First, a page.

Butt munchers

miscukeSome animals vent their anuses.  And, no, I’m not referring to the act of waving a hand around ones posterior to diffuse the gaseous remnants of chilidogs.   Some sea stars, sea cucumbers, crinoids, worms, and crustaceans all pump huge volumes of water into and out of their anus.

Why would you do this outside of ensuring a clean derriere?

Moving large volumes of water across the anus, like a biological bidet, might help with excretion, but it could also be used for respiration.  Think of all that surface area available to diffuse oxygen out of the water into the body!  Or the anus could even be used for feeding…

Wait, what?

In the words of a newly published study (honest to god this is the very first line of the paper),

“An animal is not expected to ingest food through its anus.”

In adult sea cucumbers the cloaca (a cavity already doing double duty for the release of excrement and genital products) rhythmically pumps huge amounts of water in and out. It is already known that this pumping brings oxygen rich water across a highly branched respiratory tree.  Thus the cloaca is now pulling a function trifecta.  But what about quadfecta?


William Jaeckle and Richard Strathmann placed Parastichopus californicus, a beast of sea cucumber lending to its common name the Giant California Sea Cucumber, in aquarium with a single celled algae labeled with a radioactive isotope of carbon.  At several time intervals Jaeckle and Strathmann looked inside the sea cucumbers to see where the radioactive carbon went.  They also repeated this with some larger iron-labeled molecules.

Screen Shot 2013-03-06 at 7.44.31 PM

Blue spots from iron stained molecules can be seen in the tissue of the respiratory tree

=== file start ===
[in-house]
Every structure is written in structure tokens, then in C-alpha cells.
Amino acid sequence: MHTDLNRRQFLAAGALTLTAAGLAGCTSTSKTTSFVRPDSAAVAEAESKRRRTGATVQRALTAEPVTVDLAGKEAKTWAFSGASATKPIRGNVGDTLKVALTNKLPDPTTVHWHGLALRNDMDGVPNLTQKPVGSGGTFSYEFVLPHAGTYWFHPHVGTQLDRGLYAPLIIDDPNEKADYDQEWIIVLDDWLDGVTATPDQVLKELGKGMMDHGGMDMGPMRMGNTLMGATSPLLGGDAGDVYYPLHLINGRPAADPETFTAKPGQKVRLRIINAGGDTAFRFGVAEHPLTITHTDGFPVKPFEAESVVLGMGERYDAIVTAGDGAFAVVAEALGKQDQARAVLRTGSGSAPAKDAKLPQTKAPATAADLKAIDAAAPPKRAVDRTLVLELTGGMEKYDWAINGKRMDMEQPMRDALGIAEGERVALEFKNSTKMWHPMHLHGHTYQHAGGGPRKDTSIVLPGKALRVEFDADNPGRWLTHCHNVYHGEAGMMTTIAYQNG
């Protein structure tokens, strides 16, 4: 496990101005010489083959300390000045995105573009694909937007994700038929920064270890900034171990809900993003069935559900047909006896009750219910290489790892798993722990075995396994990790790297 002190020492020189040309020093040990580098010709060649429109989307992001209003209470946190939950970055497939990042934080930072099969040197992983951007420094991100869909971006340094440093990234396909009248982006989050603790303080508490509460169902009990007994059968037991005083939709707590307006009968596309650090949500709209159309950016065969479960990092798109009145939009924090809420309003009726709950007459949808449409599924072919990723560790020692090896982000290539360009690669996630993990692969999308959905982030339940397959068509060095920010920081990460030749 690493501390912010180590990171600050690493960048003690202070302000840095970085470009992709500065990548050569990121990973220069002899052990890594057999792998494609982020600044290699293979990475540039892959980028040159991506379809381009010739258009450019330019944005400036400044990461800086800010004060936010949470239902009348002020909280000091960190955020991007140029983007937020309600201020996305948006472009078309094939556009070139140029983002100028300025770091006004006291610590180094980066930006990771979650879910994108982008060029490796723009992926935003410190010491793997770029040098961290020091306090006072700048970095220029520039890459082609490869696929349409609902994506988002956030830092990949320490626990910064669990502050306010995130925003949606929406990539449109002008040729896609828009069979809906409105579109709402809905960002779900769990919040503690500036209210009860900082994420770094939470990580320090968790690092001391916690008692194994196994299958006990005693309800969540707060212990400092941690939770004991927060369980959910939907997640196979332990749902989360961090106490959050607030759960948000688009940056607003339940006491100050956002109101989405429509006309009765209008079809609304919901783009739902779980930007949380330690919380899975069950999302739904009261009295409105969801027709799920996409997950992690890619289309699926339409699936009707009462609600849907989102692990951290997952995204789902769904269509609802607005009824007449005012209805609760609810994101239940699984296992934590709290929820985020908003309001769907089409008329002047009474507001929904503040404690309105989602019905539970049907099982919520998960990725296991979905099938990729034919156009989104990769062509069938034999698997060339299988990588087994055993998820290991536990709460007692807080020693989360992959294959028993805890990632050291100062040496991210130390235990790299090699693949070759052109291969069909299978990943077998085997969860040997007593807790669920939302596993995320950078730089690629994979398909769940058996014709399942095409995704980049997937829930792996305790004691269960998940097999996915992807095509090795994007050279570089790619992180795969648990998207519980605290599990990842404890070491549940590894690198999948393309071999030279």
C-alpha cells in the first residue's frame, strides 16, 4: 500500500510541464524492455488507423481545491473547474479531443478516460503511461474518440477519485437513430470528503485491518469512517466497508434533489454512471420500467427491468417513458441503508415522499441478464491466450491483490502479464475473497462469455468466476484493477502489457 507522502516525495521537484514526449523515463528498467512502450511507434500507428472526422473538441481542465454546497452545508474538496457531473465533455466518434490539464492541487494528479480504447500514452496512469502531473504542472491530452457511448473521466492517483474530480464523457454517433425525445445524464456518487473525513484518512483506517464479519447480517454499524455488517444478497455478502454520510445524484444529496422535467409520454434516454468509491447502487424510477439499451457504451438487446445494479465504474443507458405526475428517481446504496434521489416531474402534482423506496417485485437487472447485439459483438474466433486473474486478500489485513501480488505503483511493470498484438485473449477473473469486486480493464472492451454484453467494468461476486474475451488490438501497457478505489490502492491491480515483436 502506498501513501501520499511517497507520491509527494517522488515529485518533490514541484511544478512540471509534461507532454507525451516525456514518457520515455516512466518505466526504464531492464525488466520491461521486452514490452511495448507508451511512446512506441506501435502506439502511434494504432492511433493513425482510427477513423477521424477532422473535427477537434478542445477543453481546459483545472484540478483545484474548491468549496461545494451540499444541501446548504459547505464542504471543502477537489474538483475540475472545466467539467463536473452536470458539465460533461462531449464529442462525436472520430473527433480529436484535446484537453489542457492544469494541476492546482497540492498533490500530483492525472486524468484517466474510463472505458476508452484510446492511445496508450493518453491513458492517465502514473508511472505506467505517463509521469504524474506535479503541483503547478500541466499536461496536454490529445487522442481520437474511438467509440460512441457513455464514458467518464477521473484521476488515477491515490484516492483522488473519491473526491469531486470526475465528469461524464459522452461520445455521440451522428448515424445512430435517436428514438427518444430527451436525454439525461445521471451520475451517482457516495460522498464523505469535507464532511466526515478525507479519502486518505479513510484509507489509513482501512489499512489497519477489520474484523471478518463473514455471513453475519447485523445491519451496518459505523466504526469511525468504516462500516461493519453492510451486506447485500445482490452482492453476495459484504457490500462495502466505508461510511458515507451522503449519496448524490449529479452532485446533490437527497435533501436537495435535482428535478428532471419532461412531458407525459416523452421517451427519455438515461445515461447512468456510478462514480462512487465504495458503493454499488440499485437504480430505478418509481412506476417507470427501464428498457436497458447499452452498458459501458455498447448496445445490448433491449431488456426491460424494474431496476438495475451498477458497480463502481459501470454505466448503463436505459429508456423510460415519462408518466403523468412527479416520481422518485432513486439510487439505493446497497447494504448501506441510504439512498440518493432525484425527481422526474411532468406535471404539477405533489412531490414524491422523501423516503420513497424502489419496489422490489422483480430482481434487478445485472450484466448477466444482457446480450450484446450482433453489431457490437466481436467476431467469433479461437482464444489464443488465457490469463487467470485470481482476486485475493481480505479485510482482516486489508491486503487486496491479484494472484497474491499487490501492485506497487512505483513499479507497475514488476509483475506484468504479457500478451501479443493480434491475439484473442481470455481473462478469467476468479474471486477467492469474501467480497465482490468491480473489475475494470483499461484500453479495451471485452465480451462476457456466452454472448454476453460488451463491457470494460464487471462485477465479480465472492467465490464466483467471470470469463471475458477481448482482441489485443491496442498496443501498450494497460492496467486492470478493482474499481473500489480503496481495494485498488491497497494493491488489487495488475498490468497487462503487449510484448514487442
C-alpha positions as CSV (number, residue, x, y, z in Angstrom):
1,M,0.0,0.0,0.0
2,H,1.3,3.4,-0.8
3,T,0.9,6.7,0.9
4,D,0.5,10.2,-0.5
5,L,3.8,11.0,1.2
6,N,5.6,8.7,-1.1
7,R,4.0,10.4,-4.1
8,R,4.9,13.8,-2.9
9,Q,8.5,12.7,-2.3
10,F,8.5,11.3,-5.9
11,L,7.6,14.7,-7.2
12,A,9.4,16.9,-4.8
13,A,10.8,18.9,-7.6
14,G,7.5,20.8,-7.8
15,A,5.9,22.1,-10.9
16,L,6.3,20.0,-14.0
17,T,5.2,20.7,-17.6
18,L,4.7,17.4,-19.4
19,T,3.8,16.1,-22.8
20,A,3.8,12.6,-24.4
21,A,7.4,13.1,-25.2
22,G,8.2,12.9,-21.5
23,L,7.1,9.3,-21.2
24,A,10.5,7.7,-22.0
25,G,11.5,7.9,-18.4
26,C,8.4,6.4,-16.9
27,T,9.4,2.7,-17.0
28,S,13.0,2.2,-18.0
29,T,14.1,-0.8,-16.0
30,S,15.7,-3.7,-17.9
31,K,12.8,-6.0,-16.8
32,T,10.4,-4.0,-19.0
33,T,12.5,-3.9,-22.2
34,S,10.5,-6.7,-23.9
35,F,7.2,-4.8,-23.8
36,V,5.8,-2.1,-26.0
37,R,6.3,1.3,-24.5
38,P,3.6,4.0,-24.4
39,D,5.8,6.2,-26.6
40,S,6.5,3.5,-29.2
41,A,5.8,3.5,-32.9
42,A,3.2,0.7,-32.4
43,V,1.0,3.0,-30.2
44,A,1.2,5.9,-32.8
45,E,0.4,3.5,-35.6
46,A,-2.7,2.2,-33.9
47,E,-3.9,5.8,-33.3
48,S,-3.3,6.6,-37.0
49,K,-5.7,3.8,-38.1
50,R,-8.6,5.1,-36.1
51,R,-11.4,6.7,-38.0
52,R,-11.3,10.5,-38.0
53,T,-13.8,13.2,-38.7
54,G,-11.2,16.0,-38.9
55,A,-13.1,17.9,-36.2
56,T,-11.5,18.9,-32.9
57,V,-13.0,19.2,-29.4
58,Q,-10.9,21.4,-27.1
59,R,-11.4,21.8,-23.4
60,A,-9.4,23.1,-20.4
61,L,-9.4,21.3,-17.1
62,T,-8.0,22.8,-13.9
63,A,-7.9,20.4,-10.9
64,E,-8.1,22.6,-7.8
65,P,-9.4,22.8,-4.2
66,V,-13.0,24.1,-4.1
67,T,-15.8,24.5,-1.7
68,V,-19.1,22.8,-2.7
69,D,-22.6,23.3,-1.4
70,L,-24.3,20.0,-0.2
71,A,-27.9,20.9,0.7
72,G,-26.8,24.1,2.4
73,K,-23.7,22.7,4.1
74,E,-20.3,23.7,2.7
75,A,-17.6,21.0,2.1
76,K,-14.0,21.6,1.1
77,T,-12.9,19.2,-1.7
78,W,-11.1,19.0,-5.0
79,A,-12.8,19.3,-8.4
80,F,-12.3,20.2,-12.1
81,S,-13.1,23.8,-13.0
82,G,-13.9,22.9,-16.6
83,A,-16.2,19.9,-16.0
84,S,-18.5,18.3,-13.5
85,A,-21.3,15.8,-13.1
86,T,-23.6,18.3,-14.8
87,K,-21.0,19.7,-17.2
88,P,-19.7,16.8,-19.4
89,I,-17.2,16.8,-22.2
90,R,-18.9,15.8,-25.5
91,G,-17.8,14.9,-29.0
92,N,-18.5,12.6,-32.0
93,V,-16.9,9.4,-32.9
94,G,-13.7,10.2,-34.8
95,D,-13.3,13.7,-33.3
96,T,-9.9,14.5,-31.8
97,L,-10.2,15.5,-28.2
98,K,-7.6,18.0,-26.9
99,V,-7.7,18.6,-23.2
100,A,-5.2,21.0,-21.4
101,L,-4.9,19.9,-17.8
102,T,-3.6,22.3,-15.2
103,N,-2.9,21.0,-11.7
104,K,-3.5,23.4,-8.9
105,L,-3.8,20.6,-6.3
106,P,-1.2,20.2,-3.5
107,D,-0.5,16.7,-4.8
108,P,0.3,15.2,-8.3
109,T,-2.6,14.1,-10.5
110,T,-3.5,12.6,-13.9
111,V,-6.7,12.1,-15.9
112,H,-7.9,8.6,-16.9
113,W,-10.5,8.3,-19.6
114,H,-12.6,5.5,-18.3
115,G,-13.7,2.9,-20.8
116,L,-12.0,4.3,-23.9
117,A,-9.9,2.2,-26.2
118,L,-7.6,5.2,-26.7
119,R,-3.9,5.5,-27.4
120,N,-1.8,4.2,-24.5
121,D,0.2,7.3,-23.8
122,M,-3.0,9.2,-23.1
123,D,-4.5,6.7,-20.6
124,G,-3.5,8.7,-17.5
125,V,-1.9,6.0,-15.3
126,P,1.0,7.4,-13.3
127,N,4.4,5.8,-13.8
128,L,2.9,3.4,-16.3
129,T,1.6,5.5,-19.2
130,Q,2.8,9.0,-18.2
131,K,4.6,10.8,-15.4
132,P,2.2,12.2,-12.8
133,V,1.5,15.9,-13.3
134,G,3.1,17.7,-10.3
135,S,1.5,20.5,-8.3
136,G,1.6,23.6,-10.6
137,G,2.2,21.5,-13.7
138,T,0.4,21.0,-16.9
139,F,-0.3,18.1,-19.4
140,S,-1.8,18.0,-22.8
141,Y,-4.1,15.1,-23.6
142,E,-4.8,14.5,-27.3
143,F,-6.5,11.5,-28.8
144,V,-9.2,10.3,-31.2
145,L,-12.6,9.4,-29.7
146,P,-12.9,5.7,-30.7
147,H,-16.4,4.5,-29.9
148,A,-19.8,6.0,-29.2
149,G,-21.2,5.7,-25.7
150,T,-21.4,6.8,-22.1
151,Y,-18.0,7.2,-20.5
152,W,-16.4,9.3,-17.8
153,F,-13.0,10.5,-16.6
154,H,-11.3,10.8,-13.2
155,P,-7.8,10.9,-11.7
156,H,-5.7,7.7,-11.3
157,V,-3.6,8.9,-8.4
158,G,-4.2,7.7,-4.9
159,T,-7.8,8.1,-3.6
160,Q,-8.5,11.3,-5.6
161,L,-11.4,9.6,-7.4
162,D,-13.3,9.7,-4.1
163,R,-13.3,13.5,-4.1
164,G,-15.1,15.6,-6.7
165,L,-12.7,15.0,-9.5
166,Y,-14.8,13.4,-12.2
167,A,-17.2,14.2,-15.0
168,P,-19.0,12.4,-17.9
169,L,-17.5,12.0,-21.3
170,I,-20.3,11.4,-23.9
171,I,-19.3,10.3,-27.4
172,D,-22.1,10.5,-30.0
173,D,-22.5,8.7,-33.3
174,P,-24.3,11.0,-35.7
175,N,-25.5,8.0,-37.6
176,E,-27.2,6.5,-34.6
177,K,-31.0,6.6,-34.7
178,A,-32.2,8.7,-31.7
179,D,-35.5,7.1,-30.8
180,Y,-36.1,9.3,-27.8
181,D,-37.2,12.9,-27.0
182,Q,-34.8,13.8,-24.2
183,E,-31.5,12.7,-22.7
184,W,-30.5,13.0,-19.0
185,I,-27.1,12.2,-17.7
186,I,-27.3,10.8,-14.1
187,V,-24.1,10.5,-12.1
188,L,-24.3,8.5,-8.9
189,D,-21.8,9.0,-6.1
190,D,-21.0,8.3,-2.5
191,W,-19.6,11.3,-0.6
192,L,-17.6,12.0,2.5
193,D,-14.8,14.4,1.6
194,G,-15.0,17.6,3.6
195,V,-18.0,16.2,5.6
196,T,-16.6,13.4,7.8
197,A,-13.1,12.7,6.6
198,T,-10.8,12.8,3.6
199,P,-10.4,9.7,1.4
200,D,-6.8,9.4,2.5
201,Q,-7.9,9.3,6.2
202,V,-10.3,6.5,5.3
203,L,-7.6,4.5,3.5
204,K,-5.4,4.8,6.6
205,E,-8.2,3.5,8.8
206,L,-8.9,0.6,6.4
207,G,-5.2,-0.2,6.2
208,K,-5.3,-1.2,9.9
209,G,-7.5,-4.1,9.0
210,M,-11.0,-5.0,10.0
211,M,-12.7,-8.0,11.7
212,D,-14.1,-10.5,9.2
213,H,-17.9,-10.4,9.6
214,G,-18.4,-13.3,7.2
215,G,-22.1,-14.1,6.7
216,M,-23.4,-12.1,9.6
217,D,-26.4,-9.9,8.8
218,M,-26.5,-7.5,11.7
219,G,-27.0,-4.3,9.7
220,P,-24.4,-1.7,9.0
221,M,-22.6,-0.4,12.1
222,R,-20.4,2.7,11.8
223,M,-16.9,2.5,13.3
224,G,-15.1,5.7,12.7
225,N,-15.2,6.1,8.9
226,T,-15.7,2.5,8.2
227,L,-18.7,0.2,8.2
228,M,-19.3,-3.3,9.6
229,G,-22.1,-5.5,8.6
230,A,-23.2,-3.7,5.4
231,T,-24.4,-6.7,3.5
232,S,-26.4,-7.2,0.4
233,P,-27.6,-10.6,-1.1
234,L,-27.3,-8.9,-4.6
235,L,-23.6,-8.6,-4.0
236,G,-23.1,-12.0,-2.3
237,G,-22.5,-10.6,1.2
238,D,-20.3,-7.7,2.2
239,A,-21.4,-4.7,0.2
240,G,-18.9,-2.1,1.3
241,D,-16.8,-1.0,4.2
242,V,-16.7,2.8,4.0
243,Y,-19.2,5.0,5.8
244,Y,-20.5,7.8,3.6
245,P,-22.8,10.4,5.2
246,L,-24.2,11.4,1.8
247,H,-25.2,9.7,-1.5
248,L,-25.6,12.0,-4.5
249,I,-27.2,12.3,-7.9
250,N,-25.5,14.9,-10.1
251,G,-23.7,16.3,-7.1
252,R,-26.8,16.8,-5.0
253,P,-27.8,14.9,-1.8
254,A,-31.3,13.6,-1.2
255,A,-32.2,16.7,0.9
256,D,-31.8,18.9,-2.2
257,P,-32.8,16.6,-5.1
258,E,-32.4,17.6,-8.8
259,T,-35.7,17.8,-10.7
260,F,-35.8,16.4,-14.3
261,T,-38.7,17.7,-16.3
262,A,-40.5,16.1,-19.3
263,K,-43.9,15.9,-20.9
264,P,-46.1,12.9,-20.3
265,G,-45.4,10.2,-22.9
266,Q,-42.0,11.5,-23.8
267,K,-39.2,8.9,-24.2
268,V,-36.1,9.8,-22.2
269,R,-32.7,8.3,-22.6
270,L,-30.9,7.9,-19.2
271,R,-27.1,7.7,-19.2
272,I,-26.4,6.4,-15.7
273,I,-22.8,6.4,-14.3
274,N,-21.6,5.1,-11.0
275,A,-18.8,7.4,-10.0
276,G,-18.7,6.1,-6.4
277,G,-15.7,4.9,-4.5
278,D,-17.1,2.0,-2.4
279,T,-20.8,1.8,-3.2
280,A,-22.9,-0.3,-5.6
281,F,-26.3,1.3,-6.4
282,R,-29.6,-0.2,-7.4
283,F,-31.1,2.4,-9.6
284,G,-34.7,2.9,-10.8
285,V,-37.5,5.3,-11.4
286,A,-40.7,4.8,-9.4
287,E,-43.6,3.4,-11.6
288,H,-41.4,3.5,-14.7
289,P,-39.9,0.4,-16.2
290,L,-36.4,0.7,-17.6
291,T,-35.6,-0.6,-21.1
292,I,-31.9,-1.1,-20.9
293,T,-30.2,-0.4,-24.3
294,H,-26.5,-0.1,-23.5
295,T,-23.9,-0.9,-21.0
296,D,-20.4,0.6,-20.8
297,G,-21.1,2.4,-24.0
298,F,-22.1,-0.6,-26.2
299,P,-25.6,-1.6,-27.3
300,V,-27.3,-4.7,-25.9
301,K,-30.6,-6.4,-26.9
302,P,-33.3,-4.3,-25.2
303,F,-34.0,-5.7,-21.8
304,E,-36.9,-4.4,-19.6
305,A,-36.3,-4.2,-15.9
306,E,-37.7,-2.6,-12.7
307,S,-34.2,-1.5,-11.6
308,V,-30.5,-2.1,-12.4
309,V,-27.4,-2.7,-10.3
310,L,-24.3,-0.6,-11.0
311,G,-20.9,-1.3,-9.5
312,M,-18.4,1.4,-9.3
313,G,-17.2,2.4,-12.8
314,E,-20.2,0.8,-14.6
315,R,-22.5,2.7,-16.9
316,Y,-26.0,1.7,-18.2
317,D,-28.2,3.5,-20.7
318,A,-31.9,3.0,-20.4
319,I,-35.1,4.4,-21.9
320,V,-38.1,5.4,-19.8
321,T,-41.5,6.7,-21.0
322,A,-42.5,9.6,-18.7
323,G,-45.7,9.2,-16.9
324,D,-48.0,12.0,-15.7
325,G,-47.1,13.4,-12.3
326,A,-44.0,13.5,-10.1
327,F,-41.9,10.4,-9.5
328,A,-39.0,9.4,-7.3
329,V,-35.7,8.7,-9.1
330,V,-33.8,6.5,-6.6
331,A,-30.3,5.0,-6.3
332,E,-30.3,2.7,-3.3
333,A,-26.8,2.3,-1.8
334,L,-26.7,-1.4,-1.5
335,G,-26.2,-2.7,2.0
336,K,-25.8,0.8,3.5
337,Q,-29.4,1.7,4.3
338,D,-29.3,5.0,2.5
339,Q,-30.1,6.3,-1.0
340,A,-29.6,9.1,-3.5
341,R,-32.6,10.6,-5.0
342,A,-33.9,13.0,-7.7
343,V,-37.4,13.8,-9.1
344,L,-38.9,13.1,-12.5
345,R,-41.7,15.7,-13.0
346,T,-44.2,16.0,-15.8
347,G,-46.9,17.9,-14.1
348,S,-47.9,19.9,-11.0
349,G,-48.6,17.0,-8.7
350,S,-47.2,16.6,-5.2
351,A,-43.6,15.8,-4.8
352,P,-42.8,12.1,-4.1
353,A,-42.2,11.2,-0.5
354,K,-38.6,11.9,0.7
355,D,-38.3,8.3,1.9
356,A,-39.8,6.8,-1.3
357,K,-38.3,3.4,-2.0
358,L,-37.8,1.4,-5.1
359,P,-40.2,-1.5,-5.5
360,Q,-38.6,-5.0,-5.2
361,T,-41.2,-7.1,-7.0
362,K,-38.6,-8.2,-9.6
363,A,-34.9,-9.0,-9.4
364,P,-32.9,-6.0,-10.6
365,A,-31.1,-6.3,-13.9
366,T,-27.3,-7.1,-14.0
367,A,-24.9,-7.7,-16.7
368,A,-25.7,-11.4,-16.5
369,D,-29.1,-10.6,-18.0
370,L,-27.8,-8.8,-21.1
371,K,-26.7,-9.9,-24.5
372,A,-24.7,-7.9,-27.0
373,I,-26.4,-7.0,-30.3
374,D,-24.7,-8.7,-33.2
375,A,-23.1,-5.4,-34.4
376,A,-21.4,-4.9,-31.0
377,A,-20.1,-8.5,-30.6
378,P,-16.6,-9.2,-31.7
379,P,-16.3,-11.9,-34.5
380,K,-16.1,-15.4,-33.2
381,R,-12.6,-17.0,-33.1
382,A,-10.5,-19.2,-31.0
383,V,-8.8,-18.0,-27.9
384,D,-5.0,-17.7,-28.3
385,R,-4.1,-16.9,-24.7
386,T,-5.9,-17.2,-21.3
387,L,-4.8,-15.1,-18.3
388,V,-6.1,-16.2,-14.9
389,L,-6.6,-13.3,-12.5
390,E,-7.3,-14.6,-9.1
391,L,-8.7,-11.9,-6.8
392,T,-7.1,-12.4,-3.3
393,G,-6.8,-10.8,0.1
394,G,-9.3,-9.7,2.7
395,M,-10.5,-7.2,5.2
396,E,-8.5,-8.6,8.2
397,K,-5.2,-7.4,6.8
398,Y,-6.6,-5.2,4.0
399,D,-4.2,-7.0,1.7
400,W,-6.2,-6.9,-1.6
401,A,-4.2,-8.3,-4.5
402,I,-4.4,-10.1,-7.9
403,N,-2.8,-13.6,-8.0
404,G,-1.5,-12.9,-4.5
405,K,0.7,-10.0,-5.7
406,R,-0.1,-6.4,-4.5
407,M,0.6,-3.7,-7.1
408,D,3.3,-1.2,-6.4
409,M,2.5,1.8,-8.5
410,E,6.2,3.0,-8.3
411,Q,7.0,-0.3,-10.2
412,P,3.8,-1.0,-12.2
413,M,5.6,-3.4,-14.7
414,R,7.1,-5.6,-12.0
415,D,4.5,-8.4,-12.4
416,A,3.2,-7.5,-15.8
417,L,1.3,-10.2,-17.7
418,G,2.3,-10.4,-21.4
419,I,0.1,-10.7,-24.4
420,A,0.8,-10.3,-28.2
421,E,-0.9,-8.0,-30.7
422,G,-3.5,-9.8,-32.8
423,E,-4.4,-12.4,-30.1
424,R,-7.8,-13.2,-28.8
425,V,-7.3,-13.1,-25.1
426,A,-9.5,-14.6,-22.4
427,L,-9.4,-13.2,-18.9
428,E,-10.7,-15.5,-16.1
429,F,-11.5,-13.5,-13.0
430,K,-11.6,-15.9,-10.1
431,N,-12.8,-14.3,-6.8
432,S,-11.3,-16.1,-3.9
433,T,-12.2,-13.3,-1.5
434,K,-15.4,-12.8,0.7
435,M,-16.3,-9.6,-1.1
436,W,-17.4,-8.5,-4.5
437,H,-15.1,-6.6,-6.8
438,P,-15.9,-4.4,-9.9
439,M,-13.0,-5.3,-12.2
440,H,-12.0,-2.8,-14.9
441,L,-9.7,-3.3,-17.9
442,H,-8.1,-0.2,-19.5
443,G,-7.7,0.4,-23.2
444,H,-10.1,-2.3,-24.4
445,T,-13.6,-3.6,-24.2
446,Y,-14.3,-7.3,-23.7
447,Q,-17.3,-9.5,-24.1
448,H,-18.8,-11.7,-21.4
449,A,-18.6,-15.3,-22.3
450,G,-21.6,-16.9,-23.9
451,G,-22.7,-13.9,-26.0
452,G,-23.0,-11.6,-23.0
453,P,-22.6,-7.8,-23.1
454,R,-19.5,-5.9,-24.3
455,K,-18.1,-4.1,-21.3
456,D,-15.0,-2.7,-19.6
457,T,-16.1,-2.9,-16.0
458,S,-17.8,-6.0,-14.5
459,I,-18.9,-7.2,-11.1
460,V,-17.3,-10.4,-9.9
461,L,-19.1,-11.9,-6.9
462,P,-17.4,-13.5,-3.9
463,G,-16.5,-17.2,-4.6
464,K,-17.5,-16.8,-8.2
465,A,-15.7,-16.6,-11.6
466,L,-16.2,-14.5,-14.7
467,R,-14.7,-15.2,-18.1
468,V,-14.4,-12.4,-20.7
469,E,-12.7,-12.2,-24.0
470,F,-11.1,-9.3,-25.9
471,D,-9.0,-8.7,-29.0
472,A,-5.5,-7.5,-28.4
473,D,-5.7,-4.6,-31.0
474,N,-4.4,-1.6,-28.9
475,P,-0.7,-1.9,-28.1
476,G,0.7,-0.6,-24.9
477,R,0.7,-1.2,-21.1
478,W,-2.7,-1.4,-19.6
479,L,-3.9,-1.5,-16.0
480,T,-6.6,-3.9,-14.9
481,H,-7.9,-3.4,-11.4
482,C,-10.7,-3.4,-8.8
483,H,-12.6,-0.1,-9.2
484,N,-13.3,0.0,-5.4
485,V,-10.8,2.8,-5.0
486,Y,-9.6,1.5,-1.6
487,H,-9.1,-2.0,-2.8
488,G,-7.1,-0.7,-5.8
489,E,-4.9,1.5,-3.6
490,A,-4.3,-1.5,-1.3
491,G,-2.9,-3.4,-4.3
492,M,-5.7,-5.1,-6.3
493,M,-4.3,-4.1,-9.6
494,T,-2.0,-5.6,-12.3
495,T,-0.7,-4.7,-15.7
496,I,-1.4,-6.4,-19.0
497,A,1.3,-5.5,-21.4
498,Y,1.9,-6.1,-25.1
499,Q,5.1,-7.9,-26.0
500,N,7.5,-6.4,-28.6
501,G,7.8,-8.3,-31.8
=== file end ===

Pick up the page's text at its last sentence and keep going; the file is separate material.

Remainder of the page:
After some time the respiratory tree, that only receives outside water through the anus, was resplendent with iron and radioactive carbon.  In other words, food passed through the anus and was taken up the respiratory organs.  The highest concentrations were found in a unique organ called he rete mirabile that serves as a go-between for the respiratory tree and gut.

So, yes, sea cucumbers can eat through their anuses. The authors refer to this more scientifically as “bipolar feeding.” The authors do note that the amount of food taken in through the anus is likely to be small, given that the…ahem…exchange of water is only likely to be about ¼ to 4 cups of water an hour.

William. B. Jaeckle and Richard. R. Strathmann The anus as a second mouth: anal suspension feeding by an oral deposit-feeding sea cucumber Invertebrate Biology 132.  Article first published online: 29 JAN 2013 | DOI: 10.1111/ivb.12009

UPDATE: I see Echinoblog has beaten me to the punch on this one.

Dr. M (1729 Posts)

Craig McClain is the Assistant Director of Science for the National Evolutionary Synthesis Center, a National Science Foundation supported initiative. He has conducted deep-sea research for 20 years and published over 50 papers in the area. He has participated in and led dozens of oceanographic expeditions taken him to the Antarctic and the most remote regions of the Pacific and Atlantic. Craig’s research focuses on how energy drives the biology of marine invertebrates from individuals to ecosystems, specifically, seeking to uncover how organisms are adapted to different levels of carbon availability, i.e. food, and how this determines the kinds and number of species in different parts of the oceans. Craig’s research has been featured on National Public Radio, Discovery Channel, Fox News, National Geographic and ABC News. In addition to his scientific research, Craig also advocates the need for scientists to connect with the public and is the founder and chief editor of the acclaimed Deep-Sea News (http://deepseanews.com/), a popular ocean-themed blog that has won numerous awards. His writing has been featured in Cosmos, Science Illustrated, American Scientist, Wired, Mental Floss, and the Open Lab: The Best Science Writing on the Web. His forthcoming book, Science of the South (http://www.scienceofthesouth.com/), connects cultural icons of South such as pecan pie with the science behind them.

8 comments on “Butt munchers
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  3. Some sea stars, sea cucumbers, crinoids, worms, and crustaceans all pump huge volumes of water into and out of their anus.

    Some turtles too (not the deep seas kind).

  4. Pingback: Sea cucumbers, stars and urchins on Lord Howe | A-roving I will go

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